(Opinion) An Extension of Charity

In my philosophy section at school, we had this rule, handed down from classes past, that said you couldn’t critique someone’s position until you first described it to their satisfaction.

It was presented as an extension of the Principle of Charity, which says that in any philosophical discussion, the interlocutors should interpret each other’s arguments in the most rational way possible using the strongest version of the argument presented. The only way to make sure you got it right is to ask.

First, the rule seemed tedious, like showing your work on a math test when you already knew the answer — or thought you did. But it saved so much backtracking, clarification, and acrimony that group discussions were not only shorter but more productive than if left free form, as on the internet.

It turns out that the simple effort of speaking your opponent’s argument aloud (and in your own words) triggers reflection. It reveals assumptions and gaps in understanding. Discussants who use this rule are far more likely to ask clarifying questions than those who simply listen and wait for their turn to speak.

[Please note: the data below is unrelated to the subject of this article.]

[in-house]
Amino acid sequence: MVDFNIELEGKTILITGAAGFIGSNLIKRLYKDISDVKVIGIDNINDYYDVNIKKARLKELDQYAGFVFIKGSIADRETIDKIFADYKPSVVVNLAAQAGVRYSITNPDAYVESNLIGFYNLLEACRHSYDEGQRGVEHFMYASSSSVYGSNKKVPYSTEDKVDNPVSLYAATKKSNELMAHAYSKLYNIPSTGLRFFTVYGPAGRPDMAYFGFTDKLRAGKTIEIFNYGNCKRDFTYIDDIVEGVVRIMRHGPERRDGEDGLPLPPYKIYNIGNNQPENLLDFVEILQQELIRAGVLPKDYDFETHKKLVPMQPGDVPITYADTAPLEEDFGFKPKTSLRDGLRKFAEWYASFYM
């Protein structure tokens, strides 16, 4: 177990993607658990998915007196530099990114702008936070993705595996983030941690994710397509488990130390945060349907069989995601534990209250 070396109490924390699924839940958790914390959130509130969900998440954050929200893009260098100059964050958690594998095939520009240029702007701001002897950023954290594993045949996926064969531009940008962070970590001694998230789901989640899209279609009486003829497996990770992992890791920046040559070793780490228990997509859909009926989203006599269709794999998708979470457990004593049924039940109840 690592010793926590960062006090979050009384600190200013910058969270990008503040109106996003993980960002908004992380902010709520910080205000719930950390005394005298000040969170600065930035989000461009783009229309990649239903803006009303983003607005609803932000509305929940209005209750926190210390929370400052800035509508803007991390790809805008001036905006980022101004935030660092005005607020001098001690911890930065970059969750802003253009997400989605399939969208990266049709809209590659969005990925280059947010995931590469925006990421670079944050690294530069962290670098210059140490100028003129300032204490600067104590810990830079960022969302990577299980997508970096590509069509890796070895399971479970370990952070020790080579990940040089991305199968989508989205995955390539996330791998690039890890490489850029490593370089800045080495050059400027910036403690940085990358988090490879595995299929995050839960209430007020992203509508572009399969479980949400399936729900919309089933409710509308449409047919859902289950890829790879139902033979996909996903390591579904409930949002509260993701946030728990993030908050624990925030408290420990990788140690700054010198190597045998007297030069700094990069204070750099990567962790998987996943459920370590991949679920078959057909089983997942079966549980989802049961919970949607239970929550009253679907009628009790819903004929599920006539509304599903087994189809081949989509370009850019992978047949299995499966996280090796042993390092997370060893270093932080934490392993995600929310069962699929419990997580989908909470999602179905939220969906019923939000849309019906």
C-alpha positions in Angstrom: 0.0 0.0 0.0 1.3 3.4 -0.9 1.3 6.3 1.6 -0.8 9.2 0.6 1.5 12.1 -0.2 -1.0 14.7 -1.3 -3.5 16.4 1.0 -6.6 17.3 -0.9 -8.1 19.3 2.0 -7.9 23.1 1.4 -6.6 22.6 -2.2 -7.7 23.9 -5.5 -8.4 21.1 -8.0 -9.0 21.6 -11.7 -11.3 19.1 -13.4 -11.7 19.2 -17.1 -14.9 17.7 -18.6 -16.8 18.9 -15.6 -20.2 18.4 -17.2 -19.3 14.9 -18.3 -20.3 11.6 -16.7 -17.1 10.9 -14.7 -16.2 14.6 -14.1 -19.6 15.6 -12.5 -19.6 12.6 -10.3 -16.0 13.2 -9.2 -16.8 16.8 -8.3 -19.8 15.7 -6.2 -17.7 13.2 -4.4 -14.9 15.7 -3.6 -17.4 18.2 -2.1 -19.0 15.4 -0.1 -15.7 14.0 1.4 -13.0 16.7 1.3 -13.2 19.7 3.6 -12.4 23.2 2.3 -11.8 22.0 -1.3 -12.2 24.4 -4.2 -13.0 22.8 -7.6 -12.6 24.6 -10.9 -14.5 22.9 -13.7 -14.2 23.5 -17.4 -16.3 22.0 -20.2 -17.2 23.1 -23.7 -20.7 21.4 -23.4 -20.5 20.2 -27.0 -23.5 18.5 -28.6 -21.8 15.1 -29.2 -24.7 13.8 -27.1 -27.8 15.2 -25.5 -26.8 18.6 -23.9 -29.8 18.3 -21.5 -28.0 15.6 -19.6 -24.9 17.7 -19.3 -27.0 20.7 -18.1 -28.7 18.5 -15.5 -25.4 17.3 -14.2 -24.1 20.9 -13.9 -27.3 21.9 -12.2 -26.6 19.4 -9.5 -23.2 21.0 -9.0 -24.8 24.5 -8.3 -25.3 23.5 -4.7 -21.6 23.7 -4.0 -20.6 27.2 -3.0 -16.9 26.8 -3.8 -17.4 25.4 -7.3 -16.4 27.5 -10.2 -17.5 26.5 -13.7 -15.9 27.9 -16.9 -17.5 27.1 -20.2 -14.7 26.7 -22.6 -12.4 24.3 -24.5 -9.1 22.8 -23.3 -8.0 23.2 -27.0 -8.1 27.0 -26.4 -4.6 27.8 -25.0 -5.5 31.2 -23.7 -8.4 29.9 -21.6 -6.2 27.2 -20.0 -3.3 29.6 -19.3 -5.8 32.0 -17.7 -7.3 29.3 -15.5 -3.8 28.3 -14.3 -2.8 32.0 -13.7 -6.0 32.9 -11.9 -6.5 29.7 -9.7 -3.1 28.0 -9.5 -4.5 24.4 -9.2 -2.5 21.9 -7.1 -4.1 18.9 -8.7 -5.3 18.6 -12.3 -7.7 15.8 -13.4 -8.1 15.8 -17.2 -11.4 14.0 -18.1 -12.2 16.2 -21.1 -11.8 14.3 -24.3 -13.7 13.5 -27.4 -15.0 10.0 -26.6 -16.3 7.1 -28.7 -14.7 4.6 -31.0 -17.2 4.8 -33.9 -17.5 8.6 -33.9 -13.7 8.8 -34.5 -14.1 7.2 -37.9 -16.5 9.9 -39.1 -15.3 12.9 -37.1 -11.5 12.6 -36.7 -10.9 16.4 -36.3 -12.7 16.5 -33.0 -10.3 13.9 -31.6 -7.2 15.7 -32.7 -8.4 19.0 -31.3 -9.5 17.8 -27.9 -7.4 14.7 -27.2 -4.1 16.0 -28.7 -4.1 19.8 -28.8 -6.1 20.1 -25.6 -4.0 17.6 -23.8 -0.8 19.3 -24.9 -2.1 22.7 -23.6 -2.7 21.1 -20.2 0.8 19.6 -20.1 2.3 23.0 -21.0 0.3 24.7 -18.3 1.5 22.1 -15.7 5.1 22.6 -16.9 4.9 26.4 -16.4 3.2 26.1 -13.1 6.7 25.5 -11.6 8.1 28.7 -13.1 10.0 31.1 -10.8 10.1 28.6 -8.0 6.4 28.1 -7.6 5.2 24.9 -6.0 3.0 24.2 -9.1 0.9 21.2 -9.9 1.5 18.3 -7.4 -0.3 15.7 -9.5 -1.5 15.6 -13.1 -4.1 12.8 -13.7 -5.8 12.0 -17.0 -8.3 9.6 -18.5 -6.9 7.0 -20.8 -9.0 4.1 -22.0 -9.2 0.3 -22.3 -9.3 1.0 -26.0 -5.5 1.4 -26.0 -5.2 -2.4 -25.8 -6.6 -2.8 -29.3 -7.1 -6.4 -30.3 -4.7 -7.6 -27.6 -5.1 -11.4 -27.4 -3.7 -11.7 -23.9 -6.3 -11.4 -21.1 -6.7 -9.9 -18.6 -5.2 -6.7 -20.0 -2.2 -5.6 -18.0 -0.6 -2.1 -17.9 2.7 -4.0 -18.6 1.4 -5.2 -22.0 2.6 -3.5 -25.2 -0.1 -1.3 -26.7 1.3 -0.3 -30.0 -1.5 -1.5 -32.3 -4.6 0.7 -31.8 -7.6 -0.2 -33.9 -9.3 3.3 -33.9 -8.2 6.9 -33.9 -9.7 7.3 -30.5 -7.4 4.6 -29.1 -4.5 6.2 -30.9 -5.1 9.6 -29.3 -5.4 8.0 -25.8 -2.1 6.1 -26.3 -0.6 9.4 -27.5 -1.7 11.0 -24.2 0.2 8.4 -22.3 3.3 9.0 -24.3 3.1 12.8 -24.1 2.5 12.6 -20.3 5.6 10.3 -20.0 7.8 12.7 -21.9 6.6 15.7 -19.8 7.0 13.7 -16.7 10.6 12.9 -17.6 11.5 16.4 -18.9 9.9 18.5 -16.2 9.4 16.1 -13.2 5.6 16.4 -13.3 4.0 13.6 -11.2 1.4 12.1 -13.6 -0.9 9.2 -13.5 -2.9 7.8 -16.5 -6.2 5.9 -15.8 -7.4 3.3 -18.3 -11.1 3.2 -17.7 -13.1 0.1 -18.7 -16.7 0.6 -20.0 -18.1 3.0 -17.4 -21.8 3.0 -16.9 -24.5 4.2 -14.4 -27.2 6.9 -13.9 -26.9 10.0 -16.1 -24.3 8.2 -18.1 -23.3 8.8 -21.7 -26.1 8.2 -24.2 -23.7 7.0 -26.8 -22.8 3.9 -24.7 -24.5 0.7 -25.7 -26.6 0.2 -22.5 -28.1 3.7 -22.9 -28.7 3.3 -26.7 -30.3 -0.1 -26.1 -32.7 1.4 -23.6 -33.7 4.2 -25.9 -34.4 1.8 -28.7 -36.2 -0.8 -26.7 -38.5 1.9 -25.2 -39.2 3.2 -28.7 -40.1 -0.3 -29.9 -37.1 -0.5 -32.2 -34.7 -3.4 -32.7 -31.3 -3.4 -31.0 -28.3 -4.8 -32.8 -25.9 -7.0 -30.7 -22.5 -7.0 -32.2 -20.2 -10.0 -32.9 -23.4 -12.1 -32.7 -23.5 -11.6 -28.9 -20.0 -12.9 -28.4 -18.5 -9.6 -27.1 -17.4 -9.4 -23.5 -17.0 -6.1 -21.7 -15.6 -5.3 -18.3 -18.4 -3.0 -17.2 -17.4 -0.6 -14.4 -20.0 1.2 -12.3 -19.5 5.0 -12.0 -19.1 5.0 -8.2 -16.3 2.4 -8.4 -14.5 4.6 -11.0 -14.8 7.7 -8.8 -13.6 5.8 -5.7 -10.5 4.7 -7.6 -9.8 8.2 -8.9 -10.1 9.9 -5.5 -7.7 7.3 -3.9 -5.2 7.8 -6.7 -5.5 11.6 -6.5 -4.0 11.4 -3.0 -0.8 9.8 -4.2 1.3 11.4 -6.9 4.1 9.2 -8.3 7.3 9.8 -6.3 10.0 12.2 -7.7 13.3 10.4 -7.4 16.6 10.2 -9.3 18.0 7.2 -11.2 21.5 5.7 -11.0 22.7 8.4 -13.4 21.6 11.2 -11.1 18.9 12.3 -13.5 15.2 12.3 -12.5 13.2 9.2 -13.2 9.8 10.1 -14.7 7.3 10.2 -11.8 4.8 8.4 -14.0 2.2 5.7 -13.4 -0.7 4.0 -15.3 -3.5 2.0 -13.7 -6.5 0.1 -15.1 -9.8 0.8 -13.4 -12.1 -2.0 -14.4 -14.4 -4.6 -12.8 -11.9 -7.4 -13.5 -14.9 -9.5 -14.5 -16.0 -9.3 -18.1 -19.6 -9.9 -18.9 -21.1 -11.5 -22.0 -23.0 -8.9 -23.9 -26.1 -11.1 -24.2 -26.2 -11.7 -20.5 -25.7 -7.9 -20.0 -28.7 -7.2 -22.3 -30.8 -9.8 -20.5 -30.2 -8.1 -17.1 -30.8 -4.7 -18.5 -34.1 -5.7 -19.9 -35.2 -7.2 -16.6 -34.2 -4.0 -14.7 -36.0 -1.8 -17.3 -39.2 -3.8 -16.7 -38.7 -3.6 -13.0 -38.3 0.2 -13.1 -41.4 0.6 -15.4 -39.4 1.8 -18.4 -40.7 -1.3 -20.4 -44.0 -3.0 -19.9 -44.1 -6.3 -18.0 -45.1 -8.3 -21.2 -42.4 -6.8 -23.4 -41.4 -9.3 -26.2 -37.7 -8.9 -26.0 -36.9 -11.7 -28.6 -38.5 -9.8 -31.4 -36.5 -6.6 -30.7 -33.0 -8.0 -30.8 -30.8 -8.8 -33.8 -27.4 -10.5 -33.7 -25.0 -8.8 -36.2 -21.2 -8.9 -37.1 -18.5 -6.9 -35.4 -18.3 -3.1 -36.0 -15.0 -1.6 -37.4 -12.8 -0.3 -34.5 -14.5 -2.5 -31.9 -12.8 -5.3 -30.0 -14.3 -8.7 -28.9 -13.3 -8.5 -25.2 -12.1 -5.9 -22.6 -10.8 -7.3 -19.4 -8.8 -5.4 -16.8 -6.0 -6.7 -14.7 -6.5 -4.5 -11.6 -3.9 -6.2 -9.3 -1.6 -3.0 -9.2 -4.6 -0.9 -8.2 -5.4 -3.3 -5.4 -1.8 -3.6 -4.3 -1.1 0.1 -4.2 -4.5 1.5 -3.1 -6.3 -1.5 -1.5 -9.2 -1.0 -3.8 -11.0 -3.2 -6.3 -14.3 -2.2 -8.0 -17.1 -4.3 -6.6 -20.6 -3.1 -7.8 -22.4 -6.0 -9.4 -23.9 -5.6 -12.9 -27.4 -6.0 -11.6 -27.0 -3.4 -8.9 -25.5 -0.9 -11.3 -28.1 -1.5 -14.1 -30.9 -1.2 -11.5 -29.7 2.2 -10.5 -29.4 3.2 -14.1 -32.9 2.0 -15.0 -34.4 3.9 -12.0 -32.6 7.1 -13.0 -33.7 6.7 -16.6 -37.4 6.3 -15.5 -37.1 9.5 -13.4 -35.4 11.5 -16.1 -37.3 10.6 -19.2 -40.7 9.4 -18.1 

Those who weren’t willing to put in that effort, we gradually learned, weren’t really interested in exchange as much as impressing people with their wit and/or beating them up with their intellect. Some folks feel they’re genuinely doing you a favor by pointing out how wrong you are.

I was one of those guys, by the way. Nor was I cured by philosophy class. I was a working professional in my 30s, where other people’s opinions of me mattered to my long-term success (as they do in any community), before things finally clicked: the only person competent to judge whether I had understood them was the person I was speaking to.

In practice, I’m human and don’t always act on this ideal, but it remains the standard by which I judge my behavior.

I was reminded recently that not everyone has had my experiences, which include that old philosophy section and its rule for productive discussion. Sadly, there’s no way to enforce it on the internet. All you can do is opt out.